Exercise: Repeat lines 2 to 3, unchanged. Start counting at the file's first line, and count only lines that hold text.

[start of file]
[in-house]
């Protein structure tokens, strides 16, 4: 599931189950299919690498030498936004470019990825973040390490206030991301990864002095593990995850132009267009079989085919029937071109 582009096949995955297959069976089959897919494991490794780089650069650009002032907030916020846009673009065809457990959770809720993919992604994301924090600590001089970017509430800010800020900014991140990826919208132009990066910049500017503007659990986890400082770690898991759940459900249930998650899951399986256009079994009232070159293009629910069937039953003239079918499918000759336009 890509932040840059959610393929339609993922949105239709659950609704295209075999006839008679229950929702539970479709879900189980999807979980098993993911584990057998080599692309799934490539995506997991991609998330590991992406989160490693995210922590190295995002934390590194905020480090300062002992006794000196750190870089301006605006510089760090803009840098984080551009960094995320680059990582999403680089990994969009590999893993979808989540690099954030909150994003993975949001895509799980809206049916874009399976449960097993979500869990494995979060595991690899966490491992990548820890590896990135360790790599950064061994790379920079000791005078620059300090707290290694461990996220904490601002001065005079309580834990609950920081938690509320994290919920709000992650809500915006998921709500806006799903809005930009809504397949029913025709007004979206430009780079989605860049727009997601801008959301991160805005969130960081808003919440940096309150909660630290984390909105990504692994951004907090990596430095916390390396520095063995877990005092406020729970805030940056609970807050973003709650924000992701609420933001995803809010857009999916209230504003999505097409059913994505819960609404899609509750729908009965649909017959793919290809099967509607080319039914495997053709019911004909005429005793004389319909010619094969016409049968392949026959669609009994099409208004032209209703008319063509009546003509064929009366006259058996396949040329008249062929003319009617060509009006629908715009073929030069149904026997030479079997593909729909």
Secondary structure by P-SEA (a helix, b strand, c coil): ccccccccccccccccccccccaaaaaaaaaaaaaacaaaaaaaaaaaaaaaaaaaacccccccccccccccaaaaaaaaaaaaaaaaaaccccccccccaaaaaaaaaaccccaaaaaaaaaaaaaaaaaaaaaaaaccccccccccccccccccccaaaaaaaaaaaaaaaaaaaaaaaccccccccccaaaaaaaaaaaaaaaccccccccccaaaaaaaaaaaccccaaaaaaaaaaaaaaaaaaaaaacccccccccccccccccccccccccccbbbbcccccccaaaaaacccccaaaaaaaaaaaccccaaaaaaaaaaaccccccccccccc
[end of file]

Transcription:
């Protein structure tokens, strides 16, 4: 599931189950299919690498030498936004470019990825973040390490206030991301990864002095593990995850132009267009079989085919029937071109 582009096949995955297959069976089959897919494991490794780089650069650009002032907030916020846009673009065809457990959770809720993919992604994301924090600590001089970017509430800010800020900014991140990826919208132009990066910049500017503007659990986890400082770690898991759940459900249930998650899951399986256009079994009232070159293009629910069937039953003239079918499918000759336009 890509932040840059959610393929339609993922949105239709659950609704295209075999006839008679229950929702539970479709879900189980999807979980098993993911584990057998080599692309799934490539995506997991991609998330590991992406989160490693995210922590190295995002934390590194905020480090300062002992006794000196750190870089301006605006510089760090803009840098984080551009960094995320680059990582999403680089990994969009590999893993979808989540690099954030909150994003993975949001895509799980809206049916874009399976449960097993979500869990494995979060595991690899966490491992990548820890590896990135360790790599950064061994790379920079000791005078620059300090707290290694461990996220904490601002001065005079309580834990609950920081938690509320994290919920709000992650809500915006998921709500806006799903809005930009809504397949029913025709007004979206430009780079989605860049727009997601801008959301991160805005969130960081808003919440940096309150909660630290984390909105990504692994951004907090990596430095916390390396520095063995877990005092406020729970805030940056609970807050973003709650924000992701609420933001995803809010857009999916209230504003999505097409059913994505819960609404899609509750729908009965649909017959793919290809099967509607080319039914495997053709019911004909005429005793004389319909010619094969016409049968392949026959669609009994099409208004032209209703008319063509009546003509064929009366006259058996396949040329008249062929003319009617060509009006629908715009073929030069149904026997030479079997593909729909």
Secondary structure by P-SEA (a helix, b strand, c coil): ccccccccccccccccccccccaaaaaaaaaaaaaacaaaaaaaaaaaaaaaaaaaacccccccccccccccaaaaaaaaaaaaaaaaaaccccccccccaaaaaaaaaaccccaaaaaaaaaaaaaaaaaaaaaaaaccccccccccccccccccccaaaaaaaaaaaaaaaaaaaaaaaccccccccccaaaaaaaaaaaaaaaccccccccccaaaaaaaaaaaccccaaaaaaaaaaaaaaaaaaaaaacccccccccccccccccccccccccccbbbbcccccccaaaaaacccccaaaaaaaaaaaccccaaaaaaaaaaaccccccccccccc